Who are you calling barren?

Lauren Sneade reads Rosetta Elkin's "Plant Life: The Entangled Politics of Afforestation" and asks a controversial question: is the very concept of afforestation rooted in colonial violence?
Photo taken by Intricate Explorer on Unsplash
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Climate solutions often throw up more questions than answers. For example, there’s considerable doubt as to whether there is enough suitable land on Earth for the arrays of renewable energy installations consistent with many models of Net Zero. And many countries’ climate commitments are banking on Direct Air Capture (DAC) plants which don’t yet exist. When solutions are rolled out by richer countries, they can make life worse for those in poorer countries. As American social scientist Neil Smith best once put it, “Disasters don’t simply flatten landscapes, washing them smooth…they deepen and erode the ruts of social difference they encounter.”

Of course, many negative emissions technologies are in their infancy so it’s to be expected that there are many unknowns. It can be refreshing, therefore, to focus on a technology which has been around for 385 million years: Trees. Sacred in many religions, an increasingly versatile building material and a cheap source of  (albeit frequently environmentally damaging) fuel, some even have it that hugging trees increases serotonin and dopamine in the brain.

One of the comparatively recent revelations in the talents of trees is their potential for carbon sequestration. Almost all countries’ nationally determined contributions (NDCs) to the Paris Agreement pledge to plant trees in some capacity. This is defined as reforestation, or as afforestation. Reforestation, such as in the Amazon rainforest, involves planting trees in a forest where trees are being cut down or are dying back. Afforestation, meanwhile, in places like the Sahara Desert, involves planting trees on arid, treeless land.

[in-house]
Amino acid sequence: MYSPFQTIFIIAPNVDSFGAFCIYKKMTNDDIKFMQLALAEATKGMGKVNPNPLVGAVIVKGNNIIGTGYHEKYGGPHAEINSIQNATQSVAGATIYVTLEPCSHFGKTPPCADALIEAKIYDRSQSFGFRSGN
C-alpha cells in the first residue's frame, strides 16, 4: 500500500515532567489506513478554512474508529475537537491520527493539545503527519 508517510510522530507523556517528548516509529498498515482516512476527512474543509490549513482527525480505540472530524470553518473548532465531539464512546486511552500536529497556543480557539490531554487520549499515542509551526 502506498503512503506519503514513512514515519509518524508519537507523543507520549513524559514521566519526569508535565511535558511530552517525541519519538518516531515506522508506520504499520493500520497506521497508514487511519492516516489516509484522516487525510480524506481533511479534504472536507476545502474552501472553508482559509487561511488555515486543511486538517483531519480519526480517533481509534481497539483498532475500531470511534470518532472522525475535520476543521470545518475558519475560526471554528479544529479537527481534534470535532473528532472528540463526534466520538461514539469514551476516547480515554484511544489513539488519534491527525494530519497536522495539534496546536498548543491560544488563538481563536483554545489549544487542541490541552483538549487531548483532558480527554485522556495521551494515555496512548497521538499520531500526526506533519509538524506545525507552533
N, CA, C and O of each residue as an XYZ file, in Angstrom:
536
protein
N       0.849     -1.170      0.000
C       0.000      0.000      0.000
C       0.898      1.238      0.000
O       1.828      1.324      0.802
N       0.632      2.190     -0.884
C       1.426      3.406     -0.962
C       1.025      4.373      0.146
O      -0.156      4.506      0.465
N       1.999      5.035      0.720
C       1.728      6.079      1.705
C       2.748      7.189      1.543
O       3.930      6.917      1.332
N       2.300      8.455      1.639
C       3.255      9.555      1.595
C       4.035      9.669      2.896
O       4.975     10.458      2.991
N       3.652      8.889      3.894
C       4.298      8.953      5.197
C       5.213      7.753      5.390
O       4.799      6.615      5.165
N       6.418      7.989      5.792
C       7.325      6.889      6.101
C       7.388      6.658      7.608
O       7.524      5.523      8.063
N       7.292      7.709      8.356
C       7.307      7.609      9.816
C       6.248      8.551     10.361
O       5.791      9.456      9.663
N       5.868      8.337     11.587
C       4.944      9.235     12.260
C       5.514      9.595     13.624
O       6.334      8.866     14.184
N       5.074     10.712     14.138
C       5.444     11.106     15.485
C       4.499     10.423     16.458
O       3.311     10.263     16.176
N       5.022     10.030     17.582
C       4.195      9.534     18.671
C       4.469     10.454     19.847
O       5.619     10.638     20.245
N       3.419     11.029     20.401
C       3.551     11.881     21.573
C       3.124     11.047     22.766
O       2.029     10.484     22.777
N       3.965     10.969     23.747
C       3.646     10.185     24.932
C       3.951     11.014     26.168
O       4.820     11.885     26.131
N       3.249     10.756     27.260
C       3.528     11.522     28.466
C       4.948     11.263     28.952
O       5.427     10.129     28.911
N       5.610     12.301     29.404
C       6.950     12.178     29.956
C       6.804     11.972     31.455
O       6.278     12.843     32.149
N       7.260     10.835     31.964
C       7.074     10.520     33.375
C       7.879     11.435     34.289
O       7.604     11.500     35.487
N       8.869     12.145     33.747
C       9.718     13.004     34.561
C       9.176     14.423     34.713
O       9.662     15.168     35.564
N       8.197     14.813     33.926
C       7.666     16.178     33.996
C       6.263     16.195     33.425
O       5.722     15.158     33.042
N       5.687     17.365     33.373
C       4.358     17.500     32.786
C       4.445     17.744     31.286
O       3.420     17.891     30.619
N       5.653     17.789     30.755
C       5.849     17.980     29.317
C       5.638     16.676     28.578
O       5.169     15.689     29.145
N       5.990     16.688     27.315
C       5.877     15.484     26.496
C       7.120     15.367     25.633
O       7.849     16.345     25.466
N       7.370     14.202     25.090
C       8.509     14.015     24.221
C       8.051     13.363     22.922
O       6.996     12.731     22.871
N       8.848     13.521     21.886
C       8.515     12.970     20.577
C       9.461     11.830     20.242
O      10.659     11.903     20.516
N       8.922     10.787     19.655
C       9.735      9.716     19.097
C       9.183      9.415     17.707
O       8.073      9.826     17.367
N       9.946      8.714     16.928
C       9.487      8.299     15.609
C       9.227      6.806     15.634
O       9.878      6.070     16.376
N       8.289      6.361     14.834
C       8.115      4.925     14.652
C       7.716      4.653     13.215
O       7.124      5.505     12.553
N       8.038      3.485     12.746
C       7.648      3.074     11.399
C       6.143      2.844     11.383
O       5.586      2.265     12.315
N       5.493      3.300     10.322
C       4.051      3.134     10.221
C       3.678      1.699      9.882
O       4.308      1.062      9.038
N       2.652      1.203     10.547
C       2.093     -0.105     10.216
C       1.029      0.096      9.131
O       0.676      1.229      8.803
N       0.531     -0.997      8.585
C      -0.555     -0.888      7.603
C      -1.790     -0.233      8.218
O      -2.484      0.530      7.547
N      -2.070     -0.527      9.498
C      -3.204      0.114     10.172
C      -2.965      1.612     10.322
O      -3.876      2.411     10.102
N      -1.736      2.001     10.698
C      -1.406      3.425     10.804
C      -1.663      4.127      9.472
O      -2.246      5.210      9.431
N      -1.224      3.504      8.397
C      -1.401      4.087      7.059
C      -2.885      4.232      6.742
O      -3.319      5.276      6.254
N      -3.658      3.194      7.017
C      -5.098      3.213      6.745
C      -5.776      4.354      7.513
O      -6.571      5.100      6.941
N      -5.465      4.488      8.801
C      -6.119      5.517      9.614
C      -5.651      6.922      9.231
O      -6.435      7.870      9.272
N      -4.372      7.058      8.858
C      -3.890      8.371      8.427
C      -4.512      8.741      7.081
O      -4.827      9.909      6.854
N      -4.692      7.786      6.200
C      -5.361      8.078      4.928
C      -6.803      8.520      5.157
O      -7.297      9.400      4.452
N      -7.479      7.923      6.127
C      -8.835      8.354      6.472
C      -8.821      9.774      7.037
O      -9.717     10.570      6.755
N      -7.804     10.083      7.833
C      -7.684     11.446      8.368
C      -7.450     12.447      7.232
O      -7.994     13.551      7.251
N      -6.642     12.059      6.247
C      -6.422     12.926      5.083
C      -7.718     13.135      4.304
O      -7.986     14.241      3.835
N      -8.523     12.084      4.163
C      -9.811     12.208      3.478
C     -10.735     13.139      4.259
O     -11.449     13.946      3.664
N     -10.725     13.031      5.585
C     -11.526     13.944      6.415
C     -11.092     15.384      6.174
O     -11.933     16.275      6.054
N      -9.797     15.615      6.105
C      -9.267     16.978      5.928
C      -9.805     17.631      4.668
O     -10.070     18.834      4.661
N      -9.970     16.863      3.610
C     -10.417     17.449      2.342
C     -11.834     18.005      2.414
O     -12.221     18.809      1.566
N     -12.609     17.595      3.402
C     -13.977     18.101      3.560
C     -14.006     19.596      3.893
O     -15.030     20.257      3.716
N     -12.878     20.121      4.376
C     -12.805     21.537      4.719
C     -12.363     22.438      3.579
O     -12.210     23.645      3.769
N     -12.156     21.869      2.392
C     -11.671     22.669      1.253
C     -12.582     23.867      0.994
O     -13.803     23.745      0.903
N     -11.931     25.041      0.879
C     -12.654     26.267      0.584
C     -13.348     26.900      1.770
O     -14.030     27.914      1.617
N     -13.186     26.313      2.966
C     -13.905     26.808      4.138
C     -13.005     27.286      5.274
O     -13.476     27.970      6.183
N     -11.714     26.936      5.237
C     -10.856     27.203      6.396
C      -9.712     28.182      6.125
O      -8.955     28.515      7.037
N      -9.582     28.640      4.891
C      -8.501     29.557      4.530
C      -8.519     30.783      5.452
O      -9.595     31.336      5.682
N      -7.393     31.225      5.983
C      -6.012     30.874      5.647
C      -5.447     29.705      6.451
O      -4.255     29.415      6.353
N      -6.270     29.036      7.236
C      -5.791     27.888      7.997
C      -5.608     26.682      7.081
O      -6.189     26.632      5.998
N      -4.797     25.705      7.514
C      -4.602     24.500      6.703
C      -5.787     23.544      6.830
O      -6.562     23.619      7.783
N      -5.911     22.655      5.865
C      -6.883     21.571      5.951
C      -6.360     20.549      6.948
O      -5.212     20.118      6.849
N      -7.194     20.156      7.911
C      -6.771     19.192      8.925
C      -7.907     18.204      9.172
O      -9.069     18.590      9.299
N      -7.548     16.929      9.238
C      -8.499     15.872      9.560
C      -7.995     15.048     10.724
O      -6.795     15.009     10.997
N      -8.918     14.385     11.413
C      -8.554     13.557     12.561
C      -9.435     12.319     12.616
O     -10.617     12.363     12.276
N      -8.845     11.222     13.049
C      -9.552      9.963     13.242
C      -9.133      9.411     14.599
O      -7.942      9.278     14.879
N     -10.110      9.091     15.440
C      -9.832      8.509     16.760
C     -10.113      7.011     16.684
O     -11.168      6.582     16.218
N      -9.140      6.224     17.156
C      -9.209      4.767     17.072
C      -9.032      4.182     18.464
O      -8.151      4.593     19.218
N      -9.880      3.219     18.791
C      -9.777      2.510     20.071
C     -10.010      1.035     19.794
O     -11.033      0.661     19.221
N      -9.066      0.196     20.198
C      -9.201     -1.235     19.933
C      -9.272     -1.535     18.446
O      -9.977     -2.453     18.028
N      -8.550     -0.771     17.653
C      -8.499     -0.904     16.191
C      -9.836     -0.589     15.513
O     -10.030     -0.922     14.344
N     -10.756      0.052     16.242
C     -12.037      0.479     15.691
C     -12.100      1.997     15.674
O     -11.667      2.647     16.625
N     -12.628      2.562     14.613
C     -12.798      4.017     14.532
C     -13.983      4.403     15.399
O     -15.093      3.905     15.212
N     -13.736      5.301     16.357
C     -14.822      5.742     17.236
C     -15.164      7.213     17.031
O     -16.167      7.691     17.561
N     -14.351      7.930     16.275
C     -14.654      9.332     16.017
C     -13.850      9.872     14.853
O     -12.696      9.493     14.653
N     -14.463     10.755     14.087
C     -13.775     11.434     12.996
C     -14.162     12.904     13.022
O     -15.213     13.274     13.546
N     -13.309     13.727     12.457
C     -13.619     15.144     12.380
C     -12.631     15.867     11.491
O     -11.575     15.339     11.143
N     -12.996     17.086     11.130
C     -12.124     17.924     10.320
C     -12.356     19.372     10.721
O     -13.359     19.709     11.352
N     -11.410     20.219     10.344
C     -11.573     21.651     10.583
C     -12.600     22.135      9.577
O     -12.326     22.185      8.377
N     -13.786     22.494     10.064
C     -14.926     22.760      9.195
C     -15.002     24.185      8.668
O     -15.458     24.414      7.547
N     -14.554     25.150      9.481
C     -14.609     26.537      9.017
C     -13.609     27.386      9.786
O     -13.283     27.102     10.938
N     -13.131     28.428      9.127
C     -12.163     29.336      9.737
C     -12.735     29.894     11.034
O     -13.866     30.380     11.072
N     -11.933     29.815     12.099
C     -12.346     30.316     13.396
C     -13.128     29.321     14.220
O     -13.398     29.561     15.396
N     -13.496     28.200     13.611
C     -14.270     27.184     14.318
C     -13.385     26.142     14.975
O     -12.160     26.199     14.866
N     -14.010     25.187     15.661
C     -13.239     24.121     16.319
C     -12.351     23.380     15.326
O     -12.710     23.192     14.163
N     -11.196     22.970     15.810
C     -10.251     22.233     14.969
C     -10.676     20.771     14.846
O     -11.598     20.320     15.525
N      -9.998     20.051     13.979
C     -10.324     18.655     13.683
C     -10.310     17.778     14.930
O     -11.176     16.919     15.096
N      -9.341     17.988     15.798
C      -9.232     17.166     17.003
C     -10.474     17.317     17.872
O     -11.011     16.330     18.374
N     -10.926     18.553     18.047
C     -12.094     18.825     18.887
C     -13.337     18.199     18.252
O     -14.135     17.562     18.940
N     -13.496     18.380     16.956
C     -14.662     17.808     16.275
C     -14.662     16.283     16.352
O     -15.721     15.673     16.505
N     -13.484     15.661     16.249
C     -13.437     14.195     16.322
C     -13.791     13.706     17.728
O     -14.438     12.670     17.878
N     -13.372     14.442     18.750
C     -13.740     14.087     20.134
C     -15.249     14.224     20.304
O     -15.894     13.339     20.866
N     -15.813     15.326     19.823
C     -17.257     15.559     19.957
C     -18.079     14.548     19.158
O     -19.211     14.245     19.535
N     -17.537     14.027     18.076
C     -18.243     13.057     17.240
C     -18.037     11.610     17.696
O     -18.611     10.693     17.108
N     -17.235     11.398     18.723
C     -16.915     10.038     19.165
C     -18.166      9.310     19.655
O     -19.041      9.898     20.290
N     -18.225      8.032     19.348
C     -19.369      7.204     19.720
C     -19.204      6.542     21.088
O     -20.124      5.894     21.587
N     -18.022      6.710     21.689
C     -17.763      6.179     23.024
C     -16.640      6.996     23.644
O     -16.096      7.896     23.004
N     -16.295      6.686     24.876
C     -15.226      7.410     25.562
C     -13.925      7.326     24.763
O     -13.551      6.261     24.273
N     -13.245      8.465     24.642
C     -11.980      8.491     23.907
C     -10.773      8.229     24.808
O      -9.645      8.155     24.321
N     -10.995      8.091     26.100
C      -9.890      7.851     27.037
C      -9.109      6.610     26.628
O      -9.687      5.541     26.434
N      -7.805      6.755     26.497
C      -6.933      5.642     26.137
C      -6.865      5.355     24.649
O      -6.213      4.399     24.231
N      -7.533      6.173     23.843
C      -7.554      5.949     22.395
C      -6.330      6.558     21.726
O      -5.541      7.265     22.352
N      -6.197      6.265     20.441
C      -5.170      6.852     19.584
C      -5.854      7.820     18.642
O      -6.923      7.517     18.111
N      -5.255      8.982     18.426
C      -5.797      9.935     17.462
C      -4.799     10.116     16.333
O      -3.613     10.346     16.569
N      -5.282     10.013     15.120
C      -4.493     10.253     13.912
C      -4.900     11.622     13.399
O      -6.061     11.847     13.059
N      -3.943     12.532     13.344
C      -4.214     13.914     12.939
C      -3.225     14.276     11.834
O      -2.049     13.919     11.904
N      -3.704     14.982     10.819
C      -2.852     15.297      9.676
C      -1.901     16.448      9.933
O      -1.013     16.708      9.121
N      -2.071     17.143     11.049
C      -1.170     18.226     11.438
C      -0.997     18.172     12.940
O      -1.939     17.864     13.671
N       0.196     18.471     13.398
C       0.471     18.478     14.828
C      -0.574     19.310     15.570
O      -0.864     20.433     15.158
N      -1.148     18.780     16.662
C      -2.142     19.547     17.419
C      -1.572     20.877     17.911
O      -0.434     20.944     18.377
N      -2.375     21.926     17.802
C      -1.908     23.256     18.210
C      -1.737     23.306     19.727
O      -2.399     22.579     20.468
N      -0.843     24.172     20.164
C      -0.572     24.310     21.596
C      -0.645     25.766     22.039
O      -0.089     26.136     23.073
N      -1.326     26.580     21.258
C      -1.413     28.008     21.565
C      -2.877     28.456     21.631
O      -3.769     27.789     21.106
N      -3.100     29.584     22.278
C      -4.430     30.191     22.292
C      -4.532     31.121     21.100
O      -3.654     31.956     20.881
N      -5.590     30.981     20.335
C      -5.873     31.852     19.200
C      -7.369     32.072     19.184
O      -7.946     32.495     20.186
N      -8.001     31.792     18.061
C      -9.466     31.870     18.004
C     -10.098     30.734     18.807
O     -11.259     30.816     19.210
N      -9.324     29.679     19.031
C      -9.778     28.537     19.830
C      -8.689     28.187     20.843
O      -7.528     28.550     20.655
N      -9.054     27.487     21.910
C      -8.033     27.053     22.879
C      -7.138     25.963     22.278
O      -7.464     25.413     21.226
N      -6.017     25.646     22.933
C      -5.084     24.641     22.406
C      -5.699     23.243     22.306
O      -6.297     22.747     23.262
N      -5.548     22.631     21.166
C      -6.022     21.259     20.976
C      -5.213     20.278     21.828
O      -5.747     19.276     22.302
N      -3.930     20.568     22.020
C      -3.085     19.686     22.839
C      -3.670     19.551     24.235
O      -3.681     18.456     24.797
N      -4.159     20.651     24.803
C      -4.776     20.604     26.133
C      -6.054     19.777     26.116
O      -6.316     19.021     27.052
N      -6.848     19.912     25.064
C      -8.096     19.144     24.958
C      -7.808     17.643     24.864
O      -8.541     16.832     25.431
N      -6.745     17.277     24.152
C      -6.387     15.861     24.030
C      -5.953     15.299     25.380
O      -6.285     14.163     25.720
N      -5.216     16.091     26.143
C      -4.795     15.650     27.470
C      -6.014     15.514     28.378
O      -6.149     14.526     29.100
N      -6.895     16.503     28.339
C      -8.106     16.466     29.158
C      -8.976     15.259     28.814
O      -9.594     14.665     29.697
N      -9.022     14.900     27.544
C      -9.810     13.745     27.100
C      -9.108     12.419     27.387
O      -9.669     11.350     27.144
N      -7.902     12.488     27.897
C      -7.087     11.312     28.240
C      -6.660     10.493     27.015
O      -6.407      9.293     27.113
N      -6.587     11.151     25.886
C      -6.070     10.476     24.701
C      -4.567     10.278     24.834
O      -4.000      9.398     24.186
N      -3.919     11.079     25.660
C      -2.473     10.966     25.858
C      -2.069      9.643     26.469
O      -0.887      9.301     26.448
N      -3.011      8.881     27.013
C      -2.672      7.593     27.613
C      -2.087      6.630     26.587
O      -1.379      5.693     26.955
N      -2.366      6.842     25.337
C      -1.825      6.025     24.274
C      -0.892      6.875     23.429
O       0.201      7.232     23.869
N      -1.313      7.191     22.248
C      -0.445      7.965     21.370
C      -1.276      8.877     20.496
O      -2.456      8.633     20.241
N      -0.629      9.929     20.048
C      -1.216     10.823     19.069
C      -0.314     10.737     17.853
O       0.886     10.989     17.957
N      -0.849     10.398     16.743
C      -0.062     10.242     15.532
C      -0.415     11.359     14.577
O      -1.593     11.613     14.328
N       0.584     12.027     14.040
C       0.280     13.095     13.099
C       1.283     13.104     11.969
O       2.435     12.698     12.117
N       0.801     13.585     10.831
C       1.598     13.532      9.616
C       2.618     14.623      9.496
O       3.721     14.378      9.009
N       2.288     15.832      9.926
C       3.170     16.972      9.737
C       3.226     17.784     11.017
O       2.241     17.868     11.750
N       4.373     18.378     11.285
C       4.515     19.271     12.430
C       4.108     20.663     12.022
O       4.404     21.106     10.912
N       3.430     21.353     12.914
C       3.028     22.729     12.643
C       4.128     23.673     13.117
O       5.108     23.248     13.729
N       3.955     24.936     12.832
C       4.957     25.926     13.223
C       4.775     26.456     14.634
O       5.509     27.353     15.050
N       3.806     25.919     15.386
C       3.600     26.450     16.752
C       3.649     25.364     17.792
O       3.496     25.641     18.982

Research associate at the Harvard Arnold Arboretum Rosetta Elkin’s new book ‘Plant Life: The Entangled Politics of Afforestation’ is an in-depth look at afforestation. Elkin examines three examples of afforestation projects to try and see the wood for the trees. Her premise is that large-scale afforestation disrupts natural biomes and she argues that, although in afforestation projects “aridity” is equated with “lifelessness”, drylands can house all manner of fungi, insects, grasses, herbs, shrubs, mammals and birds. Afforestation projects, very often, introduce a new ecology, destroying the original dryland biome.

This, in fact, chimes with the position of the Intergovernmental Panel on Climate Change which, while arguing that some degree of afforestation will certainly be needed if the world is to remain below 1.5 degrees of average temperature rises, notes that (in contrast to reforestation) “when poorly implemented, [afforestation] can have adverse socio-economic and environmental impacts, including on biodiversity, food and water security, local livelihoods and on the rights of Indigenous Peoples, especially if implemented at large scales and where land tenure is insecure.”

Elkin looks at the African Great Green Wall Initiative, a project initially conceived as a way to combat desertification in the Sahel, holding back the expansion of the Sahara by aiming to grow an 800km long new wonder of the world in the form of a continental wall of trees spanning the entire width of Africa. The project dates back to the 1970s, but Elkin argues that the deserts and drylands earmarked for planting are not, in reality, ruined landscapes. She investigates the history of the word “desertification”, finding that it was invented in 1949 by the French in West Africa, referring to how colonial forestry policy accelerated soil scarcity by harvesting too many trees to the detriment of the topsoil, causing the forest to dry out. The term “desertification” creates a process which tree-planting can supposedly reverse. Trees being seen (in contrast to deserts) as verdurous and profitable – demonstrating the stability of the planters. Elkin points out that while Indigenous populations do plant trees in dryland, it is only after three decades of careful cultivation and human attention to the dynamics of the landscape that the trees begin to emerge. Afforestation projects plant so many trees at once that this level of care of impossible.

“This has nothing to do with technical innovation, conservation policy, or natural resources management and everything to do with patient collaboration between plant and human life.”